Writing on the New Statesman website last year I declared:
Rural England has been laid waste by the rich. Just look at the names of their houses: The Old Rectory. The Old Bakehouse. The Old Red Lion.Since then the process has only got worse.
Last week I had dinner with a company director who had just moved from The Old Stables to The Old Watermill.
Somewhere behind this façade - Marie Antoinette’s play dairy brought to the market by Kirsty Allsopp - is a smokier, more productive landscape. And I am determined to see it peopled again.
At the start of the month the Shropshire Star published a sad article looking at how the villages affected are getting on a year after the closure of 13 rural post offices. The place names are an incantation to me:
Lydbury North has been replaced by an outreach service. These skeleton services are run by people like Brian Simmonds, postmaster at Pontesbury, who travels around local village halls and even people’s houses, plugging in his portable equipment.In some places the effect has been far worse:
Brian himself runs outreach services in Worthen, Wentnor, Stiperstones, Marton and Acton Burnell, where it has been a year of change for the post office and its users.
Acton Burnell, near Shrewsbury, is the unique position of being a tiny village but with almost 400 international students on the doorstep from Concord College.
Postmistress Rose Jackson says: “It’s very frustrating, I’ve had to turn business away. I cannot do packages over 6kg and students have got to get a taxi into Shrewsbury to send one. The amount of things I can’t do – foreign currency, insurance packages, I cannot sell postal orders and I cannot accept payment by cheque. I can’t even do fishing licences which we used to do a lot of.”
A year on, Rose now views the post office as “doing a service to the community” and that the scaling back of the service was “not well thought out”.
Better than nothing’ might be the mantra of communities that at least offer some post office services, but the repercussions of closures are being severely felt 12 months on for the likes of Pam Jennings.Now comes news that many of the bus services in south Shropshire have disappeared. Yesterday the Star reported:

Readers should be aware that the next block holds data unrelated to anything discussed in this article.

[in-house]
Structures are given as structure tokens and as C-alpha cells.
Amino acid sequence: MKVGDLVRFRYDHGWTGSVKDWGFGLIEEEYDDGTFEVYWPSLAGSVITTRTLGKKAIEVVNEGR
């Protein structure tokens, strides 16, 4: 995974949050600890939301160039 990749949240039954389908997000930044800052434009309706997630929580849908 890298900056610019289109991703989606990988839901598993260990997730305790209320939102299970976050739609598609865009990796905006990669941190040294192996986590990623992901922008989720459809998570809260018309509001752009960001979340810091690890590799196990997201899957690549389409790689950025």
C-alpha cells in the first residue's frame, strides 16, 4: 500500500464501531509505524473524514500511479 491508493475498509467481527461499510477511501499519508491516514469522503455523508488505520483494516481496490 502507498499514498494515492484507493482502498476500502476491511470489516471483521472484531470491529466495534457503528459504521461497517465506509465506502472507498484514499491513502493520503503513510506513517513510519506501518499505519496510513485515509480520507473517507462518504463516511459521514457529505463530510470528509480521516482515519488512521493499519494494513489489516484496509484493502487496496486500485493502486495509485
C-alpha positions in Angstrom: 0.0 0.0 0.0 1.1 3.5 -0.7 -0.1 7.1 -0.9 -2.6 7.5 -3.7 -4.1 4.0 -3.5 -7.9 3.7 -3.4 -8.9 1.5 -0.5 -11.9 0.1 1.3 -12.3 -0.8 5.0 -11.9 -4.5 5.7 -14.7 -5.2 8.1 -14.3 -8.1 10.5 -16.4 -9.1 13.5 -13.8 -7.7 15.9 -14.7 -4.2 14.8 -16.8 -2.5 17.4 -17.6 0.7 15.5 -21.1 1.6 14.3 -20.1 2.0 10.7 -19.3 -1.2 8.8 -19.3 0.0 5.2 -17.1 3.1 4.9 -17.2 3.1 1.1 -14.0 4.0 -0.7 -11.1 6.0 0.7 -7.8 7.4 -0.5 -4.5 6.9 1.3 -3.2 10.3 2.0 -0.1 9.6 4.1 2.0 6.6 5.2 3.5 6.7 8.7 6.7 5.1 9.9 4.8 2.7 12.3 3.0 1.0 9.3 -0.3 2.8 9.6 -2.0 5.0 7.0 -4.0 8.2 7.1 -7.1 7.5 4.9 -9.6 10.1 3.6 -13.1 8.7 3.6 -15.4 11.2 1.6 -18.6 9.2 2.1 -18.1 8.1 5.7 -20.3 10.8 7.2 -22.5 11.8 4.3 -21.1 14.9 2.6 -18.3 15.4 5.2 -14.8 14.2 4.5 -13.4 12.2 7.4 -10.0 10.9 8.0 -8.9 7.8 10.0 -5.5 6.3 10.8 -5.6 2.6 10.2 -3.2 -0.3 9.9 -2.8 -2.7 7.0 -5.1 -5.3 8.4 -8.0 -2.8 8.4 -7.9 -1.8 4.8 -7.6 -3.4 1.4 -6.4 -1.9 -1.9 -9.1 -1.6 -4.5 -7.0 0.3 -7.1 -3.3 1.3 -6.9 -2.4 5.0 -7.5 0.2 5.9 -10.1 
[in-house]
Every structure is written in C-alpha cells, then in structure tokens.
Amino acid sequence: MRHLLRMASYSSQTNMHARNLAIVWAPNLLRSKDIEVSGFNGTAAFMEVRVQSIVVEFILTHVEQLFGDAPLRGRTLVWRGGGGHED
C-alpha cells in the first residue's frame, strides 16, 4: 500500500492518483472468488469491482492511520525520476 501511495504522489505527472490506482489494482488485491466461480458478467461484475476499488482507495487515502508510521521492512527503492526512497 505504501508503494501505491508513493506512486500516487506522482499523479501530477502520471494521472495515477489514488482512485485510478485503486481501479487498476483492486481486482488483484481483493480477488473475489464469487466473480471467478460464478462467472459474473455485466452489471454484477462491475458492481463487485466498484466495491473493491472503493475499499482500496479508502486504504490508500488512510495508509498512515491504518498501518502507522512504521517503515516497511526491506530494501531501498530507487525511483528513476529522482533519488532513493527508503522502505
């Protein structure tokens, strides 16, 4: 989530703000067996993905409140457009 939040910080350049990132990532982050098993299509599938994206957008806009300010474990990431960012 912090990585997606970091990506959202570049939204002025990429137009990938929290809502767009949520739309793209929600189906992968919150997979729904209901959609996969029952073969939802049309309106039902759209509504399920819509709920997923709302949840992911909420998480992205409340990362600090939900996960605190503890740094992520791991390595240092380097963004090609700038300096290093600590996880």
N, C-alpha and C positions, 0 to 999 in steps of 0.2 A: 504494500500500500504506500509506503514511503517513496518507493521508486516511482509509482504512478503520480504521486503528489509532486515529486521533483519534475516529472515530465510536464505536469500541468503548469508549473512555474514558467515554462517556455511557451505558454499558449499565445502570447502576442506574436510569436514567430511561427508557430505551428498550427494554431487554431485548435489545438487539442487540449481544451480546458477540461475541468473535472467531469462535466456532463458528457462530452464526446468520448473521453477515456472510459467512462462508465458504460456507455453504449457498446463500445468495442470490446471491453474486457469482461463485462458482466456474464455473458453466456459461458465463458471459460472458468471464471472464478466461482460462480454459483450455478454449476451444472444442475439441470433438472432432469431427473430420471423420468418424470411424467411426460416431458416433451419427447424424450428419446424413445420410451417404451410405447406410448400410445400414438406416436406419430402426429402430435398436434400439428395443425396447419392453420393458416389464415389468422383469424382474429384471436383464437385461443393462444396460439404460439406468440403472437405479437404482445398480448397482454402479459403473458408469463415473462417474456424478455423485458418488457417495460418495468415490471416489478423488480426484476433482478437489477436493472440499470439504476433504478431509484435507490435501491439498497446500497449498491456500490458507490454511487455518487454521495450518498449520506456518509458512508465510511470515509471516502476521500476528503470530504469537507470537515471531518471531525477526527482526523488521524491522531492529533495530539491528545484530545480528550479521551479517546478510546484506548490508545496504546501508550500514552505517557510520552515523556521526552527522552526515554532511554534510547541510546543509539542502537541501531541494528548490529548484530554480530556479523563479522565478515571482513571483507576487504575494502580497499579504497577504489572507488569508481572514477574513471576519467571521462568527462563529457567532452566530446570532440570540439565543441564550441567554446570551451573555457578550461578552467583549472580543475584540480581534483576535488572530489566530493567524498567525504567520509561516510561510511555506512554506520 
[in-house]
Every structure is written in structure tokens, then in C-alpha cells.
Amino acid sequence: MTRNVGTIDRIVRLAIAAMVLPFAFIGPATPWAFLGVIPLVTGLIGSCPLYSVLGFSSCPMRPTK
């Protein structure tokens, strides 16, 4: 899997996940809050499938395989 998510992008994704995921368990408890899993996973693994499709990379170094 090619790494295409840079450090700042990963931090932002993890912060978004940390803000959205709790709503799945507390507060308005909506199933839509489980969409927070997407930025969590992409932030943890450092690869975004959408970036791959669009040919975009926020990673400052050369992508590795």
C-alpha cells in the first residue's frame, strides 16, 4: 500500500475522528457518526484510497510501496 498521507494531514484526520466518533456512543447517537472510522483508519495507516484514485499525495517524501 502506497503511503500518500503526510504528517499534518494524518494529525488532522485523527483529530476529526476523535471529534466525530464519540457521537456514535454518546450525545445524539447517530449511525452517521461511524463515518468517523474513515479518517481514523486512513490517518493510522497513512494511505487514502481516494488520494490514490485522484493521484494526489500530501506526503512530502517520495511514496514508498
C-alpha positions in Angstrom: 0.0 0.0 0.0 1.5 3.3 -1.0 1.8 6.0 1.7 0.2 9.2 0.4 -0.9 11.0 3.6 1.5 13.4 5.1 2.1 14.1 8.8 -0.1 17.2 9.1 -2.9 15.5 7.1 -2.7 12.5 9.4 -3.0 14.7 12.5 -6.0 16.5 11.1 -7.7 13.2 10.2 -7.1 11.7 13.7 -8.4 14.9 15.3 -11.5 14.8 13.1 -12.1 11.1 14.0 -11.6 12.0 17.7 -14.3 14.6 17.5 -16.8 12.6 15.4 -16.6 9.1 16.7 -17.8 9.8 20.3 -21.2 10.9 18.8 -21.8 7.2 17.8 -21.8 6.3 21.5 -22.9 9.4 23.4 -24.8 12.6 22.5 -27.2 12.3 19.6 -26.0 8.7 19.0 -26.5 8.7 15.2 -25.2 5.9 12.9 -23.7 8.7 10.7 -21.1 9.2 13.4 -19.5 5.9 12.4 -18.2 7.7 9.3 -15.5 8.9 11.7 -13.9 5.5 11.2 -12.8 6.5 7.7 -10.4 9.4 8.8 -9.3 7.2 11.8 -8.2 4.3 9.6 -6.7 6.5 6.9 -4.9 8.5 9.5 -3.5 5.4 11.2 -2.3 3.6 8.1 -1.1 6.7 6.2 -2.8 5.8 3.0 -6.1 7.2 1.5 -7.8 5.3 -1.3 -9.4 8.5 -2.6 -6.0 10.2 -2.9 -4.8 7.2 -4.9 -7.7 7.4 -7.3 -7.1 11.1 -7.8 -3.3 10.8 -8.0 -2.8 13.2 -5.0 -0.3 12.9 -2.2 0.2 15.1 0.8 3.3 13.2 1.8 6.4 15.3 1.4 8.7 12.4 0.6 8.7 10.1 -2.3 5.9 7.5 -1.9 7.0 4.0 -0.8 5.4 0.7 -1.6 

After 27 years, her post office in Aston on Clun was closed on August 18, 2008, a date that sticks in her head as the beginning of a slow decline in her other business – her shop.
“One without the other – a shop without a post office – is hopeless,” says Pam indicating an empty shelf that was once a busy counter.
“People would come in and spend money in the shop, or come in and spend money at the post office. I could still do trade because people come in with parcels and say ‘I thought you were still a post office’. But it’s hopeless. We used to be open 9am to 5.30pm five days a week plus Saturdays. Now I close the shop at lunchtime, but I might close altogether soon.”
Three Shropshire bus services were ending today after last-ditch negotiations to save them failed. The routes were commercial services operated by Horrocks bus company.Which leaves no buses from Clun at all, apart from the weekend shuttle service for walkers.
The firm said at the beginning of July it could not make them viable.
The withdrawal of the 860, 773 and 745 routes means there is now no bus service from Bishop’s Castle to Wellington and no service from Bishop’s Castle and Clun to Newtown or Ludlow.
Residents appealed to Shropshire Council to subsidise the service, but discussions between Horrocks and the council failed to find a solution.
Resident Margaret Wilson described the move as “ridiculous”. She said that the services were “very popular” and regularly used with a lot of local people.